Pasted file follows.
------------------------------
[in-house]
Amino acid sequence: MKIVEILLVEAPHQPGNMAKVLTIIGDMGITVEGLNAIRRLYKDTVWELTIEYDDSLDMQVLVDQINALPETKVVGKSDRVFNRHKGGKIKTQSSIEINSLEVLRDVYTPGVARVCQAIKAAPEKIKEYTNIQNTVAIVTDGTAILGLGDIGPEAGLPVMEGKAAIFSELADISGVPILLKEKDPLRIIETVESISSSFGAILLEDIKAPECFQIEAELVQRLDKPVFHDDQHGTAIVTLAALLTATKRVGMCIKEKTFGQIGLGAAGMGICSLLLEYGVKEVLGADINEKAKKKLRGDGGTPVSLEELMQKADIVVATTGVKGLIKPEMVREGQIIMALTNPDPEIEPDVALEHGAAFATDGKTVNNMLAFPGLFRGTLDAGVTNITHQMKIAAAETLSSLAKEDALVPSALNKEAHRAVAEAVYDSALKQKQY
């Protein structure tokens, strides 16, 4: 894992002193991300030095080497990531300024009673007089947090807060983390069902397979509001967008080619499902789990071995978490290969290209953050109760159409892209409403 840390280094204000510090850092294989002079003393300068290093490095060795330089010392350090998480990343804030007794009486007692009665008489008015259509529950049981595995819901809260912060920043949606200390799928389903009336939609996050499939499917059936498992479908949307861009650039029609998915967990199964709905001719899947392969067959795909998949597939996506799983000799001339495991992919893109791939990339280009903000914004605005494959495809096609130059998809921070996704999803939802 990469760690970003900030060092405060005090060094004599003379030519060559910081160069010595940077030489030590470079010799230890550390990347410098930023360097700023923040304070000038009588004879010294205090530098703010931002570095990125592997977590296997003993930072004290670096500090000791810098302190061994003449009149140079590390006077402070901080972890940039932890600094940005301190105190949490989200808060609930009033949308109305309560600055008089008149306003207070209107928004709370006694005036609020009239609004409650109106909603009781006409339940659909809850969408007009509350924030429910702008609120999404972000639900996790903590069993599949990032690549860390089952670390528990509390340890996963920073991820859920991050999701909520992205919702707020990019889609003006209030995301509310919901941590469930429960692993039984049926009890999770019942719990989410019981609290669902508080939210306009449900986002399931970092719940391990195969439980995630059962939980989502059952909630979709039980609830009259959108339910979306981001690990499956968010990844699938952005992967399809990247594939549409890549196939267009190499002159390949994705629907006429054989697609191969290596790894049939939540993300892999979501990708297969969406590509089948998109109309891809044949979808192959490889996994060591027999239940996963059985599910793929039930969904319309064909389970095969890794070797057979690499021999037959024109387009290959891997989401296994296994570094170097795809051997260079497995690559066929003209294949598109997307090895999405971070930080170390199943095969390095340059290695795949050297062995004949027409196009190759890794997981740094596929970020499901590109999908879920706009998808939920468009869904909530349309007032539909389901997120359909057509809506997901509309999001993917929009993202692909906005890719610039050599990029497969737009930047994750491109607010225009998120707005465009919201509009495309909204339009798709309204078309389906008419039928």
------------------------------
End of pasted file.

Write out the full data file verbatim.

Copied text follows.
[in-house]
Amino acid sequence: MKIVEILLVEAPHQPGNMAKVLTIIGDMGITVEGLNAIRRLYKDTVWELTIEYDDSLDMQVLVDQINALPETKVVGKSDRVFNRHKGGKIKTQSSIEINSLEVLRDVYTPGVARVCQAIKAAPEKIKEYTNIQNTVAIVTDGTAILGLGDIGPEAGLPVMEGKAAIFSELADISGVPILLKEKDPLRIIETVESISSSFGAILLEDIKAPECFQIEAELVQRLDKPVFHDDQHGTAIVTLAALLTATKRVGMCIKEKTFGQIGLGAAGMGICSLLLEYGVKEVLGADINEKAKKKLRGDGGTPVSLEELMQKADIVVATTGVKGLIKPEMVREGQIIMALTNPDPEIEPDVALEHGAAFATDGKTVNNMLAFPGLFRGTLDAGVTNITHQMKIAAAETLSSLAKEDALVPSALNKEAHRAVAEAVYDSALKQKQY
């Protein structure tokens, strides 16, 4: 894992002193991300030095080497990531300024009673007089947090807060983390069902397979509001967008080619499902789990071995978490290969290209953050109760159409892209409403 840390280094204000510090850092294989002079003393300068290093490095060795330089010392350090998480990343804030007794009486007692009665008489008015259509529950049981595995819901809260912060920043949606200390799928389903009336939609996050499939499917059936498992479908949307861009650039029609998915967990199964709905001719899947392969067959795909998949597939996506799983000799001339495991992919893109791939990339280009903000914004605005494959495809096609130059998809921070996704999803939802 990469760690970003900030060092405060005090060094004599003379030519060559910081160069010595940077030489030590470079010799230890550390990347410098930023360097700023923040304070000038009588004879010294205090530098703010931002570095990125592997977590296997003993930072004290670096500090000791810098302190061994003449009149140079590390006077402070901080972890940039932890600094940005301190105190949490989200808060609930009033949308109305309560600055008089008149306003207070209107928004709370006694005036609020009239609004409650109106909603009781006409339940659909809850969408007009509350924030429910702008609120999404972000639900996790903590069993599949990032690549860390089952670390528990509390340890996963920073991820859920991050999701909520992205919702707020990019889609003006209030995301509310919901941590469930429960692993039984049926009890999770019942719990989410019981609290669902508080939210306009449900986002399931970092719940391990195969439980995630059962939980989502059952909630979709039980609830009259959108339910979306981001690990499956968010990844699938952005992967399809990247594939549409890549196939267009190499002159390949994705629907006429054989697609191969290596790894049939939540993300892999979501990708297969969406590509089948998109109309891809044949979808192959490889996994060591027999239940996963059985599910793929039930969904319309064909389970095969890794070797057979690499021999037959024109387009290959891997989401296994296994570094170097795809051997260079497995690559066929003209294949598109997307090895999405971070930080170390199943095969390095340059290695795949050297062995004949027409196009190759890794997981740094596929970020499901590109999908879920706009998808939920468009869904909530349309007032539909389901997120359909057509809506997901509309999001993917929009993202692909906005890719610039050599990029497969737009930047994750491109607010225009998120707005465009919201509009495309909204339009798709309204078309389906008419039928």